Run with Less Pain

Why do some people run pain free and others need to limit runs or give it up entirely?  Sure, running is not recommended after certain injuries or with certain conditions, but don’t necessarily assume that this is the case for you if you start to experience some aches and pains.  Some folks run pain free well into their 90’s while others succumb to the discomfort of imbalanced running in their 30’s or 40’s.  What gives, or in this case, what does not give?
*No time to read the full article, but want some help to run pain free?  Scroll down for a highlight of a few of my favorite stretches for runner, cyclists and other athletes to stretch some key areas and decrease risk of pain and injury.

Runners are prone to a few things that create the perfect storm of discomfort, and if left unaddressed, can develop into chronic issues or injuries.  Tight hamstrings, flexors, hips and iliotibial bands pull our backs and legs out of a natural alignment and cause further stress to other muscles, tendons and ligaments.  This happens gradually over time, and you may not notice unless you go for a gait analysis.  These subtle misalignments in your body create a smaller range of motion, tightness, weakness and increase your pain and risk of injury.  Some folks have better biomechanics and less misalignments for running, but here’s how you can try to level the playing field a bit. 

  • Incorporate stretching – Historically, no one likes to stretch.  Muscles can feel achy and unwilling to stretch as you try to lengthen them, and so we avoid what doesn’t feel good.  Unfortunately, this only allows the problem to become more pronounced.  However, you should start to feel better once you have started to gain some flexibility and range of motion.  A few minutes a day is all it takes, and some is always better than none.  Group stretch classes are on the rise if you need some motivation and guidance.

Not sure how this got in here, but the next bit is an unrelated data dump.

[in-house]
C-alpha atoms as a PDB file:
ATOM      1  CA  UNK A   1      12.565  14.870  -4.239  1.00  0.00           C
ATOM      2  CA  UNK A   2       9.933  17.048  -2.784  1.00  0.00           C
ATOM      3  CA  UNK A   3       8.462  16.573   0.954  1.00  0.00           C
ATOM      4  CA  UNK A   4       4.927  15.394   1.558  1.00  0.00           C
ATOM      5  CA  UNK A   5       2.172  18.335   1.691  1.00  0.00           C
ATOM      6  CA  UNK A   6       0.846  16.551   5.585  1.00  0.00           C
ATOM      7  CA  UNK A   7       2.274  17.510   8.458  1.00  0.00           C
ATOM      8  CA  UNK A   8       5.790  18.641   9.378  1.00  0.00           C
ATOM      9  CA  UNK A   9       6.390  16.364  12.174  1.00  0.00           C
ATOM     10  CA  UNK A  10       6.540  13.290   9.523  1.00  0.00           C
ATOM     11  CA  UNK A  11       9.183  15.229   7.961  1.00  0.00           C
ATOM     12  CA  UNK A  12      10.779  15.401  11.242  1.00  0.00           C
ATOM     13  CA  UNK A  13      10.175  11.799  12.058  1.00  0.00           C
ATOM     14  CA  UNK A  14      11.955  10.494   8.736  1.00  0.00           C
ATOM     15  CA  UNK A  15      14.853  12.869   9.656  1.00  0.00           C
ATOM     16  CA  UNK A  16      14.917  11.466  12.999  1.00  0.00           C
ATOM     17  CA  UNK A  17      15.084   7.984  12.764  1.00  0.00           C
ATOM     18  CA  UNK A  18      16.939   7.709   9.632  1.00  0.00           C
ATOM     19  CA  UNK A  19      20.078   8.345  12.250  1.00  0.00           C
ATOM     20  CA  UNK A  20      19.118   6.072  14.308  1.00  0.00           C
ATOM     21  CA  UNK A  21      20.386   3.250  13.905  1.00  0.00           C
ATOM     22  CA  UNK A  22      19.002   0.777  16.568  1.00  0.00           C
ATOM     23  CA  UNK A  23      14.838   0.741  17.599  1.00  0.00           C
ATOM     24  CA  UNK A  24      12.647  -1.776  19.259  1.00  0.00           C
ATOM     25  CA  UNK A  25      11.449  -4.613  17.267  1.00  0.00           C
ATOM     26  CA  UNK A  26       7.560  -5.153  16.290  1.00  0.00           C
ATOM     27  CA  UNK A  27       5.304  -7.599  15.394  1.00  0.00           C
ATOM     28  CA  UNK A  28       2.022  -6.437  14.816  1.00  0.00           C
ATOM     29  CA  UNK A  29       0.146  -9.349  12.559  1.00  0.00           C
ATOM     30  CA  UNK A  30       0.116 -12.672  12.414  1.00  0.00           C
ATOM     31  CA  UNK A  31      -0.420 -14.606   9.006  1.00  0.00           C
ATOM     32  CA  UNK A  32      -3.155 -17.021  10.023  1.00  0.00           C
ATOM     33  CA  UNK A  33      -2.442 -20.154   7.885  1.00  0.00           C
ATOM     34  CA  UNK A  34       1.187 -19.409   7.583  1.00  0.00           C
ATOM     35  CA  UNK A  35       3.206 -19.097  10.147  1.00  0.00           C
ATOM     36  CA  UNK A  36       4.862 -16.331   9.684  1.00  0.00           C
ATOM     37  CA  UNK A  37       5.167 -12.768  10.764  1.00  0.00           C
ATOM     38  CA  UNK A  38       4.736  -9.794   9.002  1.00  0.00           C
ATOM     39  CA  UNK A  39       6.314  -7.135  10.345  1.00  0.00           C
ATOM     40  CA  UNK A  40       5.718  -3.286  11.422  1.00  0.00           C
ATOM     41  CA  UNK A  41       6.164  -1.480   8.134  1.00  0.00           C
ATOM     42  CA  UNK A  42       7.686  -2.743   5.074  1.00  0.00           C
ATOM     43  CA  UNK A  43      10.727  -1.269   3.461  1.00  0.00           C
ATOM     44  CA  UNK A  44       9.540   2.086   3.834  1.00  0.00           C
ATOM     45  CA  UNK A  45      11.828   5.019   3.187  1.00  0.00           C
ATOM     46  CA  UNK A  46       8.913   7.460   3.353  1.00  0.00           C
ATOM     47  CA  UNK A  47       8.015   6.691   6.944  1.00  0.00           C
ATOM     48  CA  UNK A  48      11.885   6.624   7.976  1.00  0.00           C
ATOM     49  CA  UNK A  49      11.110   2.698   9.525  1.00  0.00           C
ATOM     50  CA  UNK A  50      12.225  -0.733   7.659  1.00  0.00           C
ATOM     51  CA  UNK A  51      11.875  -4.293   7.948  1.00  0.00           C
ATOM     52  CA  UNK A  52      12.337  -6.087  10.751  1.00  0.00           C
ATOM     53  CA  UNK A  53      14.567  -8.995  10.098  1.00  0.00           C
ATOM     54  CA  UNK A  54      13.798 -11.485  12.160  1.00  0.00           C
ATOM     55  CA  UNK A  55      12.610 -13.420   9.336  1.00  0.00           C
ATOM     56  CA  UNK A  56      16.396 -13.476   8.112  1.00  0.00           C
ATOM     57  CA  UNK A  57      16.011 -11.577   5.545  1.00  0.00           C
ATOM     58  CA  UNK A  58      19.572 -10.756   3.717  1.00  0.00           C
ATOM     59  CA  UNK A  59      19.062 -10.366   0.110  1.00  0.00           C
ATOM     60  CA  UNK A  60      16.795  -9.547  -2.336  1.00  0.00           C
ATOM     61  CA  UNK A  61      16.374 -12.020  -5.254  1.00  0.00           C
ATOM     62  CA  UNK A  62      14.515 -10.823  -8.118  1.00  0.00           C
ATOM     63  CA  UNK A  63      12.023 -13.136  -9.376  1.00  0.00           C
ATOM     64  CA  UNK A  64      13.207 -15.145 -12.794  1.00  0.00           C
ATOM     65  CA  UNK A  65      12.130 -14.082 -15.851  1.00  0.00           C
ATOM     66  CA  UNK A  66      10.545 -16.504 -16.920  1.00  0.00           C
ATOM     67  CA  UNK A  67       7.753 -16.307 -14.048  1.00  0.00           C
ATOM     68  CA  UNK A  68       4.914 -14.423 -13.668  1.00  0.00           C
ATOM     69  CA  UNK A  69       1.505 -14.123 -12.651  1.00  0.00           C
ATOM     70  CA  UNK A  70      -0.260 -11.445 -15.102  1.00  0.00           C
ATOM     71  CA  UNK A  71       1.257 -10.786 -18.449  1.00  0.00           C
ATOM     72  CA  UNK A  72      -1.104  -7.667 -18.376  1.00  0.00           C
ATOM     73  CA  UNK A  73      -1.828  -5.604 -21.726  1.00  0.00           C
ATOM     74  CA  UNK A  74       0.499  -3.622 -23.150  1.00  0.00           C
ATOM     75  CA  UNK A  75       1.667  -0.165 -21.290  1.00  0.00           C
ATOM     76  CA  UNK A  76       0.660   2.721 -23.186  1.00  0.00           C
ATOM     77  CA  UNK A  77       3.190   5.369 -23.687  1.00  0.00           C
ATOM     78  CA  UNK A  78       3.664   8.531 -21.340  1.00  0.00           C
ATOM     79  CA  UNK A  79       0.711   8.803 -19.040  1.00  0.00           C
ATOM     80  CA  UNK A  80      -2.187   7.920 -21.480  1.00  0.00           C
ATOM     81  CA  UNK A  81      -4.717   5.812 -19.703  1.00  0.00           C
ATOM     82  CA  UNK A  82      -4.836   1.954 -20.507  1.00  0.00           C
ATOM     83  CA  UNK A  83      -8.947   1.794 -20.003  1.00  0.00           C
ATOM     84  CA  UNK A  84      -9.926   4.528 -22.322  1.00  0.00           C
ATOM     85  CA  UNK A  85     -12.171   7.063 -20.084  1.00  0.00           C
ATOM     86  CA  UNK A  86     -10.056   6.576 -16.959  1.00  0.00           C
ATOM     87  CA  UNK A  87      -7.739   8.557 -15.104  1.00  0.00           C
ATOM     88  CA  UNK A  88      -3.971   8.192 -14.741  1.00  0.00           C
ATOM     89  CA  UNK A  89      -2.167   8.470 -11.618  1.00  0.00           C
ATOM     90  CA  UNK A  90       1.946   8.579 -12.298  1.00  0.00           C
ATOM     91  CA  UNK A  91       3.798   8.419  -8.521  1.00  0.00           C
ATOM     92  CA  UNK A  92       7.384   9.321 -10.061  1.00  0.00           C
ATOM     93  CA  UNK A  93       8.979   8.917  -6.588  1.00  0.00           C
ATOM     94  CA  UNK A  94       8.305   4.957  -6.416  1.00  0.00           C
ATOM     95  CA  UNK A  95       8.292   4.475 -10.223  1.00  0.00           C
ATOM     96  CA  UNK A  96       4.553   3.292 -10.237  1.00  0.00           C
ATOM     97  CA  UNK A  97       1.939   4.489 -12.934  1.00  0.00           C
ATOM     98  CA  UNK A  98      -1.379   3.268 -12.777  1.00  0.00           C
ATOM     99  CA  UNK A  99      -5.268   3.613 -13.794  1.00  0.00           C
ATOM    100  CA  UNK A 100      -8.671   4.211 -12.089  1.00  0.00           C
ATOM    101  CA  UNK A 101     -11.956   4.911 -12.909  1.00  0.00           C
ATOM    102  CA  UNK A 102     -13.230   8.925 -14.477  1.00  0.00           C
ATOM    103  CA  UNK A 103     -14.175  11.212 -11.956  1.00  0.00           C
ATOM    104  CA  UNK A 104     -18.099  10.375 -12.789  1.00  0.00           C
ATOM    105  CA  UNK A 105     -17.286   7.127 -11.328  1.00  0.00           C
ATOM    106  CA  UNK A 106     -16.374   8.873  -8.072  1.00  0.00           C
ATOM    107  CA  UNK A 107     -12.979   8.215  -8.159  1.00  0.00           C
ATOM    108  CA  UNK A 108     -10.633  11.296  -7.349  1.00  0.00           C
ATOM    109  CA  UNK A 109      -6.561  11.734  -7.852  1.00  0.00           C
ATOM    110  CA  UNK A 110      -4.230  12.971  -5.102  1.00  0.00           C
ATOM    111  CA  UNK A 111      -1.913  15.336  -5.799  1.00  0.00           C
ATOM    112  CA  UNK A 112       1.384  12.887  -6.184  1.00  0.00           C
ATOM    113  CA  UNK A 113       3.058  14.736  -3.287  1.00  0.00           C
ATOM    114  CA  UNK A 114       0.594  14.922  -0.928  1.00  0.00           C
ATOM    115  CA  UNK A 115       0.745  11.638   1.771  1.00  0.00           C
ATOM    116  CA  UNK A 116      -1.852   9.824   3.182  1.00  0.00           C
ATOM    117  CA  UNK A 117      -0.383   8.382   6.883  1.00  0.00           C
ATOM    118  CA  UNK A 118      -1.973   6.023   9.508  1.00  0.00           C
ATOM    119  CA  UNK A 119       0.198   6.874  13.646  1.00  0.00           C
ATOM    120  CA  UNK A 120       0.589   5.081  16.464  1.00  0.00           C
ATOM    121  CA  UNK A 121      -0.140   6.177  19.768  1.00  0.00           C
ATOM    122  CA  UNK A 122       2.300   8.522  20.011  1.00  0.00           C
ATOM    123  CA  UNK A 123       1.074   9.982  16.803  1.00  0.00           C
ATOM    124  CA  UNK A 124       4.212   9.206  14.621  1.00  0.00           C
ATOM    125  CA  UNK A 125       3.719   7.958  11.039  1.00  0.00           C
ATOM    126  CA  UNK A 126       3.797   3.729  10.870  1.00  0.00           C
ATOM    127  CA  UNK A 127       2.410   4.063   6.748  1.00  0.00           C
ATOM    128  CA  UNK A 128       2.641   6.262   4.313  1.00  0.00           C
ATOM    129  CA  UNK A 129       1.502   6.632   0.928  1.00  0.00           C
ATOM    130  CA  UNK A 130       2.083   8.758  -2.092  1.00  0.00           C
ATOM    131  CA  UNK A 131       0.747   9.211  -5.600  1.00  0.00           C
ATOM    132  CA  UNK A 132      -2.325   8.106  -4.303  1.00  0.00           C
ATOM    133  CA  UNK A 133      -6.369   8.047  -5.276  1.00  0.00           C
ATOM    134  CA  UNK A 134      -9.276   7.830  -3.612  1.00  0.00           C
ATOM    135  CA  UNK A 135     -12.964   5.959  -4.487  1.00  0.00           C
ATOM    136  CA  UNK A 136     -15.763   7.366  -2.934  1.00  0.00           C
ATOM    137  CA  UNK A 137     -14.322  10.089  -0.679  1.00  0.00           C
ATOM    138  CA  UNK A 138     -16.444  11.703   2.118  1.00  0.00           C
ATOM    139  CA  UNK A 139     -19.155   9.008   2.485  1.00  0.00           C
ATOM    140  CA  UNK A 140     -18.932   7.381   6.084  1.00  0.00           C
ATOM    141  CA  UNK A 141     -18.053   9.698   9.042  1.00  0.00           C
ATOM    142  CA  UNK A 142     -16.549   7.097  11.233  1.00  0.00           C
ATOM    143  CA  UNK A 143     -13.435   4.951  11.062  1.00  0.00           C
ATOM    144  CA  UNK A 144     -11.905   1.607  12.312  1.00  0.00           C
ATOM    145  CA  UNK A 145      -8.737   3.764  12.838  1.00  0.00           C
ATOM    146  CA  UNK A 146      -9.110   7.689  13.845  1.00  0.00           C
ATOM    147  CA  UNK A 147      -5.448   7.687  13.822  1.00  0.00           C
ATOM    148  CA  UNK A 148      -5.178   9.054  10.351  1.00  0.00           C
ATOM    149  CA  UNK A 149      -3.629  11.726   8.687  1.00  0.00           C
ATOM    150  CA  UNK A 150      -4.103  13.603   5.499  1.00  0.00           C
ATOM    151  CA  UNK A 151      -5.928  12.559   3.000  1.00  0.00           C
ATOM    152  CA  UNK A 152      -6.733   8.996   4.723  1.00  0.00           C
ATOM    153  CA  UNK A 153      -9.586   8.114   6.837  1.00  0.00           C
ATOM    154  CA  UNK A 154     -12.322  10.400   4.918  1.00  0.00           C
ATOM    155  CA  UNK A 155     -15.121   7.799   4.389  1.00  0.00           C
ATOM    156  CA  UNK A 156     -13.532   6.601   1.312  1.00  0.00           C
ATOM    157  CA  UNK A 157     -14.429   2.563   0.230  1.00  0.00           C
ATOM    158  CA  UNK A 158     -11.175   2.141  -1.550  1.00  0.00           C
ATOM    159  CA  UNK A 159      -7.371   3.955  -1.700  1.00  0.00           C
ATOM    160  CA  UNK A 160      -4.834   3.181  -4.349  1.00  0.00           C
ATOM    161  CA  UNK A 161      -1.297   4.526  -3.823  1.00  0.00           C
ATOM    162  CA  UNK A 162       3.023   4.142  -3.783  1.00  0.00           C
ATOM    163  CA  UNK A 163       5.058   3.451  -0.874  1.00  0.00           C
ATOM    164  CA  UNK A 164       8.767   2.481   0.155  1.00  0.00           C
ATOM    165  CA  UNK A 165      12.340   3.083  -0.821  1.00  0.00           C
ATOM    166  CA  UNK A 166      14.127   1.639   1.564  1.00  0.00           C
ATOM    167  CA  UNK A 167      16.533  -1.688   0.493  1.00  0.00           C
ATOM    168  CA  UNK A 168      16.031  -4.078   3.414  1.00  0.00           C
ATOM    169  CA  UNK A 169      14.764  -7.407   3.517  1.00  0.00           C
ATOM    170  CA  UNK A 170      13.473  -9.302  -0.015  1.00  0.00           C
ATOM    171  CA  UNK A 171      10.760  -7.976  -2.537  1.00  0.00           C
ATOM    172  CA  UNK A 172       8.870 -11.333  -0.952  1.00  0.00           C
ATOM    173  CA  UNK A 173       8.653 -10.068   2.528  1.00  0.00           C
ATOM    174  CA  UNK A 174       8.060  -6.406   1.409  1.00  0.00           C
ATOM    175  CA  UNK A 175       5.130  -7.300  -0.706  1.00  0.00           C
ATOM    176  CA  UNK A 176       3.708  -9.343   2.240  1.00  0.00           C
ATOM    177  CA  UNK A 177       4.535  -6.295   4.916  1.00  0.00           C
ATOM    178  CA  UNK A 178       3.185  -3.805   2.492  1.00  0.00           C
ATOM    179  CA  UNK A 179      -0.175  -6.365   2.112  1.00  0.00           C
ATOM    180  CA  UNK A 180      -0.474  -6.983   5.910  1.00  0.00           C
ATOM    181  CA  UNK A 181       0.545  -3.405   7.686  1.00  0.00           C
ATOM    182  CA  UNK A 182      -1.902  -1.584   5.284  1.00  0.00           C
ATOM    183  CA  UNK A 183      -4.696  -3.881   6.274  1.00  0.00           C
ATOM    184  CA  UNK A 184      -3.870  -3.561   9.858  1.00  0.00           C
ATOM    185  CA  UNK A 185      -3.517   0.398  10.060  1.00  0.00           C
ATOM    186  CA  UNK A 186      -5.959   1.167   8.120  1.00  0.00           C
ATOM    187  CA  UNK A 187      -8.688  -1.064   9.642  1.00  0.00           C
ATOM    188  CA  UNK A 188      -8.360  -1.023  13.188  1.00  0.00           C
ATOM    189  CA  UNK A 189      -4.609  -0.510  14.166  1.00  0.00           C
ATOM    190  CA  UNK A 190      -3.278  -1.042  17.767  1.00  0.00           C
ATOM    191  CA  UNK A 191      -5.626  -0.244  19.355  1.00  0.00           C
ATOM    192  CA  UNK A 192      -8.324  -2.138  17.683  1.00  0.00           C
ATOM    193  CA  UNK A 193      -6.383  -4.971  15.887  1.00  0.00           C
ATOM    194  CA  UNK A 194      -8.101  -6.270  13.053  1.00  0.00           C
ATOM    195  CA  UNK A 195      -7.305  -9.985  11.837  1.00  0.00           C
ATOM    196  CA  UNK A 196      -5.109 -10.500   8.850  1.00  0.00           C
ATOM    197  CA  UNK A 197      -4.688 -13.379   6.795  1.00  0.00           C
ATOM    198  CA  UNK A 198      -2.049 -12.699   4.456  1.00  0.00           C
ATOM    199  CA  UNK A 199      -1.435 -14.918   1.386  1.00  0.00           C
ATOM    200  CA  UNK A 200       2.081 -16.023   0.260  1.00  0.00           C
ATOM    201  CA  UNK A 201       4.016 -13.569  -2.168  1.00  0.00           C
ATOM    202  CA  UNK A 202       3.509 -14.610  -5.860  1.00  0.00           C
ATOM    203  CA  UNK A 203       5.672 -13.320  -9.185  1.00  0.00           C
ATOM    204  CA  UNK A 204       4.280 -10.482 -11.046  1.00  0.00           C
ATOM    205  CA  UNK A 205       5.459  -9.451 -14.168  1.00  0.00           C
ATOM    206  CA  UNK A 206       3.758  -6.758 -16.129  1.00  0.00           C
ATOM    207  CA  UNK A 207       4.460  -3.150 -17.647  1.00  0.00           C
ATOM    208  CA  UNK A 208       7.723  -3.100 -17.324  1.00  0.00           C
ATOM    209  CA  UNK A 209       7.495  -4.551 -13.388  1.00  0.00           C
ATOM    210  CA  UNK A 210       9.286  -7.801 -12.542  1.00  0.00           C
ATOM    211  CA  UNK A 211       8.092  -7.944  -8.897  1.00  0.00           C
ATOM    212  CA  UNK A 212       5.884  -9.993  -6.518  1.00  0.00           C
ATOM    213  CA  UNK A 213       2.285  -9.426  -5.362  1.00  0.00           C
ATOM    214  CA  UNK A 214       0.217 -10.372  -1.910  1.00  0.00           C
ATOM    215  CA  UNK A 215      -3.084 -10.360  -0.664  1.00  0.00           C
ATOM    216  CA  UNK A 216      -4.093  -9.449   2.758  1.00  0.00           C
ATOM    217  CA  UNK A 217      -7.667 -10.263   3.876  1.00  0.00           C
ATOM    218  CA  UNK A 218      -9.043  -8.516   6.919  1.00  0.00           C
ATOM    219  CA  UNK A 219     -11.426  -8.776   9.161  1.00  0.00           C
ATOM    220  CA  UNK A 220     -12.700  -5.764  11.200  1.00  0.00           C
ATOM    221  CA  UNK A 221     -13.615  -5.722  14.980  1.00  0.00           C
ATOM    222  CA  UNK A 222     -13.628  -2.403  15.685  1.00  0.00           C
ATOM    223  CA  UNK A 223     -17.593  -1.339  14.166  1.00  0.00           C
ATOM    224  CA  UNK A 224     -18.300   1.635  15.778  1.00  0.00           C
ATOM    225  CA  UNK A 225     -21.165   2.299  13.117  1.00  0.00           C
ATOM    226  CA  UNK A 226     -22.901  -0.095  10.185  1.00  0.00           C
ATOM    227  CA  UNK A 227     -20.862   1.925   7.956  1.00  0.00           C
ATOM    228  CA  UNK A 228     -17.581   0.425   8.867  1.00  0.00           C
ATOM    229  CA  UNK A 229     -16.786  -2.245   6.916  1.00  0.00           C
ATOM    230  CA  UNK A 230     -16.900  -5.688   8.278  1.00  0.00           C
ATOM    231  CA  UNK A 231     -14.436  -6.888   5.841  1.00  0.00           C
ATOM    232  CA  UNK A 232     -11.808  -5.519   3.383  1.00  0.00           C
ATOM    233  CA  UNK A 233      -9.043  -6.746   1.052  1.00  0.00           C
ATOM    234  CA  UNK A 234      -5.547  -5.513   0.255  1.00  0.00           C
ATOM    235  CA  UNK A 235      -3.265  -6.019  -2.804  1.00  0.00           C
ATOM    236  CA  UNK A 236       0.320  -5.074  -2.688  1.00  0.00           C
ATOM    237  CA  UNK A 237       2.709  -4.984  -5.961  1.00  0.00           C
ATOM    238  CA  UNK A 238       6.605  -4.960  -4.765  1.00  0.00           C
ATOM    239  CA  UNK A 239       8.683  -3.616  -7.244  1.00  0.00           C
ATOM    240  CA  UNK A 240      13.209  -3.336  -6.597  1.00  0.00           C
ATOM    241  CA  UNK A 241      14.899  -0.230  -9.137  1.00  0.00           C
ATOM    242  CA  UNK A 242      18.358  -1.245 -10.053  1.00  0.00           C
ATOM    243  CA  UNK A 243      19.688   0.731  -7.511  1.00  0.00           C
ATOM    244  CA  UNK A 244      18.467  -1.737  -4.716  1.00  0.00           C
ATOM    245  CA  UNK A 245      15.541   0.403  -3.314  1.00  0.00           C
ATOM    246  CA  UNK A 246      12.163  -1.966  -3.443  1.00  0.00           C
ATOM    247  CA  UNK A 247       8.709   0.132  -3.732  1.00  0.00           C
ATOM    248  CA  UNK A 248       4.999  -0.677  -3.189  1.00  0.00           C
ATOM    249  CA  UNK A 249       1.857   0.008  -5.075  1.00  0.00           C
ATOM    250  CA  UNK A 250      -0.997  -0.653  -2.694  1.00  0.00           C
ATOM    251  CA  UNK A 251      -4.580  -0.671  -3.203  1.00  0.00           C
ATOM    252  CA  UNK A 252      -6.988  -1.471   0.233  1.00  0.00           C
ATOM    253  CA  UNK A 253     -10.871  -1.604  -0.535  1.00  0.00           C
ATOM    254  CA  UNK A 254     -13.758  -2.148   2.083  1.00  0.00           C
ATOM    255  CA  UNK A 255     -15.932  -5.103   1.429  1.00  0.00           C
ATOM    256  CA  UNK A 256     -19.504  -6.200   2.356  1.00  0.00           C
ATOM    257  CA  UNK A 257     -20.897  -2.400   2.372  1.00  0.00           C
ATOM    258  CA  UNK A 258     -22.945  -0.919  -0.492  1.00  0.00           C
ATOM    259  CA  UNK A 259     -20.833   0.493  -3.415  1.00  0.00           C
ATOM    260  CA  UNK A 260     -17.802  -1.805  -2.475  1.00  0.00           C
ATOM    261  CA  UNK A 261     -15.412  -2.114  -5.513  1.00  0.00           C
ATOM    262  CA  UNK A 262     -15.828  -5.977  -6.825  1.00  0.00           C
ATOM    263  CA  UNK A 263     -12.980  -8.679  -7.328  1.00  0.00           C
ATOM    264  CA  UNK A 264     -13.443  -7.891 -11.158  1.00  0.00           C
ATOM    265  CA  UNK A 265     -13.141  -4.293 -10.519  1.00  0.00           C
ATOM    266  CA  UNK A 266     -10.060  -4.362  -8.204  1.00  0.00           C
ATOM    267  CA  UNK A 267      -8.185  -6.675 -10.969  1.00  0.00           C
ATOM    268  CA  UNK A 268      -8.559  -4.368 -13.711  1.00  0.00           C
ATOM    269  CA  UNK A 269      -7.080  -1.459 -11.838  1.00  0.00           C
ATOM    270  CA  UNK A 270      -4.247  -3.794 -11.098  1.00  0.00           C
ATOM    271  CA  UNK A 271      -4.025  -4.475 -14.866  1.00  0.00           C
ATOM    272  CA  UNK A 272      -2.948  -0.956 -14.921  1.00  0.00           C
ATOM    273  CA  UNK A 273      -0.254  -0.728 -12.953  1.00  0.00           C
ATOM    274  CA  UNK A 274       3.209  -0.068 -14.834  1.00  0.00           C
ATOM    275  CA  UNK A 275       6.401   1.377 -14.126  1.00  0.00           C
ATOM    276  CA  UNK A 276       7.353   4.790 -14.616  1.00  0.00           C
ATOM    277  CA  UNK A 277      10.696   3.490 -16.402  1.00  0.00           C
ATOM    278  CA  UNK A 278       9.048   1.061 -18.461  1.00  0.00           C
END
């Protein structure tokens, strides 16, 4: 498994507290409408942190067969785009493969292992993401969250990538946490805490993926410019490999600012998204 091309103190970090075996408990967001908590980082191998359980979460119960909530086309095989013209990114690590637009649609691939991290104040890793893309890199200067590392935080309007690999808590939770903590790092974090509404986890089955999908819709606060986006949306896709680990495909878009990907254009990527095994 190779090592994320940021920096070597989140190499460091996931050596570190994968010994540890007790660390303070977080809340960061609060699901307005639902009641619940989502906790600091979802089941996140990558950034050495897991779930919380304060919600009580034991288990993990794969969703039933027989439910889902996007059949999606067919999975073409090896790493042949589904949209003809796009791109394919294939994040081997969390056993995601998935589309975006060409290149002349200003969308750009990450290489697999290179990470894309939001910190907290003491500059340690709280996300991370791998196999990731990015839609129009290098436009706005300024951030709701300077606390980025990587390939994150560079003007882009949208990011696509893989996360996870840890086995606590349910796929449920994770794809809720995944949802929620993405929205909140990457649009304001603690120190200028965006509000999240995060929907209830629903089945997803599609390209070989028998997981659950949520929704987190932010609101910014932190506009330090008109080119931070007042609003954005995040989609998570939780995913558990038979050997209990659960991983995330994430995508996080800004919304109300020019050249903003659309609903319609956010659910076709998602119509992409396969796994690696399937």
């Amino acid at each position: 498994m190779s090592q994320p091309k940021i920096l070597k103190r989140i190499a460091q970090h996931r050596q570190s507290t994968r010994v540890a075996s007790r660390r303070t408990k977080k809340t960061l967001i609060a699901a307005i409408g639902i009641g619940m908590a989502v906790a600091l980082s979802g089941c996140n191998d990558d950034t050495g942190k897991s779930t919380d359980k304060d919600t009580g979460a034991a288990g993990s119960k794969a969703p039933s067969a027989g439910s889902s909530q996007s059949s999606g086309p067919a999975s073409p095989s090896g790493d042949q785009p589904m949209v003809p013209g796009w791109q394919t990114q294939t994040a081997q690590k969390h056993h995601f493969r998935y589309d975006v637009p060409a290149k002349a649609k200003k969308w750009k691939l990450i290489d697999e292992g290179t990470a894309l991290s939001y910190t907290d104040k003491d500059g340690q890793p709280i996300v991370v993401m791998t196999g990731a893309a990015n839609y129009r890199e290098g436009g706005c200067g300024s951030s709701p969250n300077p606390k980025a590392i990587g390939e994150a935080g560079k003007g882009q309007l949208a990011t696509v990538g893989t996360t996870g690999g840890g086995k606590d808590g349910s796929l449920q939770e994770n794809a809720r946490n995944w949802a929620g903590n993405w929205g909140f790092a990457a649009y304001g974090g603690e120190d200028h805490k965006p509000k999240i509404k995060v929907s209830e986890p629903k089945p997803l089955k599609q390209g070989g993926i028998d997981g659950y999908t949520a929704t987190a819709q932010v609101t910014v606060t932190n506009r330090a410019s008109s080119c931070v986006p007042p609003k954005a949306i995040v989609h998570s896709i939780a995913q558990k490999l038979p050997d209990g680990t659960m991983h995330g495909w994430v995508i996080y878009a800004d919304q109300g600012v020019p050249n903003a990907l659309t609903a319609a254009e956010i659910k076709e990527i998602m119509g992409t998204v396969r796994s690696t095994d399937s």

• Get to a yoga class – My all time favorite fix for runners is yoga.  Yoga addresses many issues that we experience throughout any given day by asking us to move more slowly, be more mindful, focus on breathing and increase our mental strength.  Yoga physically works on flexibility, hip stretching and strengthening, core development and increases the range of motion for muscles commonly used in running or cycling, among many others.  I highly recommend finding a yoga class – one that is right for you, as there are many types and styles. 

If you want to incorporate some quick stretches on your own at home, here are a few of my favorites that target problem areas for runners.

*Stretches for Runners

  1. Figure four: Lay on your back and bend your knees to 45 degree angle with your feet flat on the floor.  Cross your left leg over the right, so that your left ankle is on your right knee.  Gently press your left knee away from your torso.  To increase the intensity of the stretch, pick your right foot up off the floor and drive your right knee toward your chest.
  2. Extended Leg Hamstring Stretch: Siting on the floor, extend your legs out straight in front of you and reach your chest toward your legs to stretch your hamstrings.  Keep your toes pointed toward the ceiling.
  3. Down Dog: Flip over and from a table top position, (hands and knees on the floor w hands under shoulders and knees under hips), press your hips high into an inverted V, also known as a down dog position.  Pedal your feet out to add some dynamic stretching.
  4. Runner’s Lunge: Step forward from your down dog with your right leg into a lunge, gently lower your left knee to the floor (you may need a mat under your back knee).  Keep your right toes pointed straight ahead and have your right knee directly over your right ankle. To increase intensity, engage your core muscles and lift your torso so that your shoulders are directly over your hips.  Repeat on the left.

These are a few basic, but important stretches for runners, cyclists or even anyone who sits at a desk!!  Work on these stretches, but also strengthen surrounding muscles to help hold better alignment.  Using a foam roller, baseball or other myofascial release tools can be quite beneficial, as is acupuncture and massage. 
Taking care of muscles is important.  Don’t expect them to perform well over time without proper care!  Do some yoga, stretch, massage, and run better!

Leave a Reply